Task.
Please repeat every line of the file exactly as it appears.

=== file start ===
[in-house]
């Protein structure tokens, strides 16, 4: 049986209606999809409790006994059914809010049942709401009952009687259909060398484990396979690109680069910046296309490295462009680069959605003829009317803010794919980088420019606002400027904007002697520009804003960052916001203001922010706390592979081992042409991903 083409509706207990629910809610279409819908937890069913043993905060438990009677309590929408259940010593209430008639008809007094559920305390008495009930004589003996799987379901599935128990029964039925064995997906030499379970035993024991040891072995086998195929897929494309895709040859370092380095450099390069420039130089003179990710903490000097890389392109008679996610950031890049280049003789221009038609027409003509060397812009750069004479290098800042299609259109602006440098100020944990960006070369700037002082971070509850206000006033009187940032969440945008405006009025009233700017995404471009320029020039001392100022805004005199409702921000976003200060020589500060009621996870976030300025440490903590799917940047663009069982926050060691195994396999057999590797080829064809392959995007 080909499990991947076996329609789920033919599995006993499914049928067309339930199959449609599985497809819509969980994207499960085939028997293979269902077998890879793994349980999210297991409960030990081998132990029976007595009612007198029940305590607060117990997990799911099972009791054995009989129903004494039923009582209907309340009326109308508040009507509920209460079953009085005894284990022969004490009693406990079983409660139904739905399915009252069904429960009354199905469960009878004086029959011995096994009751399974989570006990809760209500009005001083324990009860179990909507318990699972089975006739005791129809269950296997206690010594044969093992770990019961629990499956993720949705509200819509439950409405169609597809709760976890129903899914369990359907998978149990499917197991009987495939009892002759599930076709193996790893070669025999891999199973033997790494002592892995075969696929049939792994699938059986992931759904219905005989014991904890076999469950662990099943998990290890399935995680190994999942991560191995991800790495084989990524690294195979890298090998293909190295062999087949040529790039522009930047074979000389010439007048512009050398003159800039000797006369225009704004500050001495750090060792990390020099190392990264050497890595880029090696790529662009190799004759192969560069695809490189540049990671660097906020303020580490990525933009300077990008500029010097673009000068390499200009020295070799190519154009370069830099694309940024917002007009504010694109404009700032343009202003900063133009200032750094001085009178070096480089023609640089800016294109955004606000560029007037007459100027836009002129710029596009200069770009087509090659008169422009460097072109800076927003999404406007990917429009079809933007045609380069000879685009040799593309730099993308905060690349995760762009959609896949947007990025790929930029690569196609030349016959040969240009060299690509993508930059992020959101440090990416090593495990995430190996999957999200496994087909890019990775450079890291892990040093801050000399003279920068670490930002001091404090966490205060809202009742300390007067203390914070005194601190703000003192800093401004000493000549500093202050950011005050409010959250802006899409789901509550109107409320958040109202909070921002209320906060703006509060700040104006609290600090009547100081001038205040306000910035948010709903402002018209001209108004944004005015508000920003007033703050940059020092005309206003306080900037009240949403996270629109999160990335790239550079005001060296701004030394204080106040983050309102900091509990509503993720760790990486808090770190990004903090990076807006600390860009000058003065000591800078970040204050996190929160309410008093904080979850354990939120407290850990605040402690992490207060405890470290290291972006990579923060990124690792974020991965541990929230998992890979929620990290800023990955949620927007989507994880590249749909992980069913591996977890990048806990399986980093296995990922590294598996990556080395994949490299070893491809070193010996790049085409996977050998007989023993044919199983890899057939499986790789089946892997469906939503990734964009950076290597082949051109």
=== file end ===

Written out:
[in-house]
């Protein structure tokens, strides 16, 4: 049986209606999809409790006994059914809010049942709401009952009687259909060398484990396979690109680069910046296309490295462009680069959605003829009317803010794919980088420019606002400027904007002697520009804003960052916001203001922010706390592979081992042409991903 083409509706207990629910809610279409819908937890069913043993905060438990009677309590929408259940010593209430008639008809007094559920305390008495009930004589003996799987379901599935128990029964039925064995997906030499379970035993024991040891072995086998195929897929494309895709040859370092380095450099390069420039130089003179990710903490000097890389392109008679996610950031890049280049003789221009038609027409003509060397812009750069004479290098800042299609259109602006440098100020944990960006070369700037002082971070509850206000006033009187940032969440945008405006009025009233700017995404471009320029020039001392100022805004005199409702921000976003200060020589500060009621996870976030300025440490903590799917940047663009069982926050060691195994396999057999590797080829064809392959995007 080909499990991947076996329609789920033919599995006993499914049928067309339930199959449609599985497809819509969980994207499960085939028997293979269902077998890879793994349980999210297991409960030990081998132990029976007595009612007198029940305590607060117990997990799911099972009791054995009989129903004494039923009582209907309340009326109308508040009507509920209460079953009085005894284990022969004490009693406990079983409660139904739905399915009252069904429960009354199905469960009878004086029959011995096994009751399974989570006990809760209500009005001083324990009860179990909507318990699972089975006739005791129809269950296997206690010594044969093992770990019961629990499956993720949705509200819509439950409405169609597809709760976890129903899914369990359907998978149990499917197991009987495939009892002759599930076709193996790893070669025999891999199973033997790494002592892995075969696929049939792994699938059986992931759904219905005989014991904890076999469950662990099943998990290890399935995680190994999942991560191995991800790495084989990524690294195979890298090998293909190295062999087949040529790039522009930047074979000389010439007048512009050398003159800039000797006369225009704004500050001495750090060792990390020099190392990264050497890595880029090696790529662009190799004759192969560069695809490189540049990671660097906020303020580490990525933009300077990008500029010097673009000068390499200009020295070799190519154009370069830099694309940024917002007009504010694109404009700032343009202003900063133009200032750094001085009178070096480089023609640089800016294109955004606000560029007037007459100027836009002129710029596009200069770009087509090659008169422009460097072109800076927003999404406007990917429009079809933007045609380069000879685009040799593309730099993308905060690349995760762009959609896949947007990025790929930029690569196609030349016959040969240009060299690509993508930059992020959101440090990416090593495990995430190996999957999200496994087909890019990775450079890291892990040093801050000399003279920068670490930002001091404090966490205060809202009742300390007067203390914070005194601190703000003192800093401004000493000549500093202050950011005050409010959250802006899409789901509550109107409320958040109202909070921002209320906060703006509060700040104006609290600090009547100081001038205040306000910035948010709903402002018209001209108004944004005015508000920003007033703050940059020092005309206003306080900037009240949403996270629109999160990335790239550079005001060296701004030394204080106040983050309102900091509990509503993720760790990486808090770190990004903090990076807006600390860009000058003065000591800078970040204050996190929160309410008093904080979850354990939120407290850990605040402690992490207060405890470290290291972006990579923060990124690792974020991965541990929230998992890979929620990290800023990955949620927007989507994880590249749909992980069913591996977890990048806990399986980093296995990922590294598996990556080395994949490299070893491809070193010996790049085409996977050998007989023993044919199983890899057939499986790789089946892997469906939503990734964009950076290597082949051109």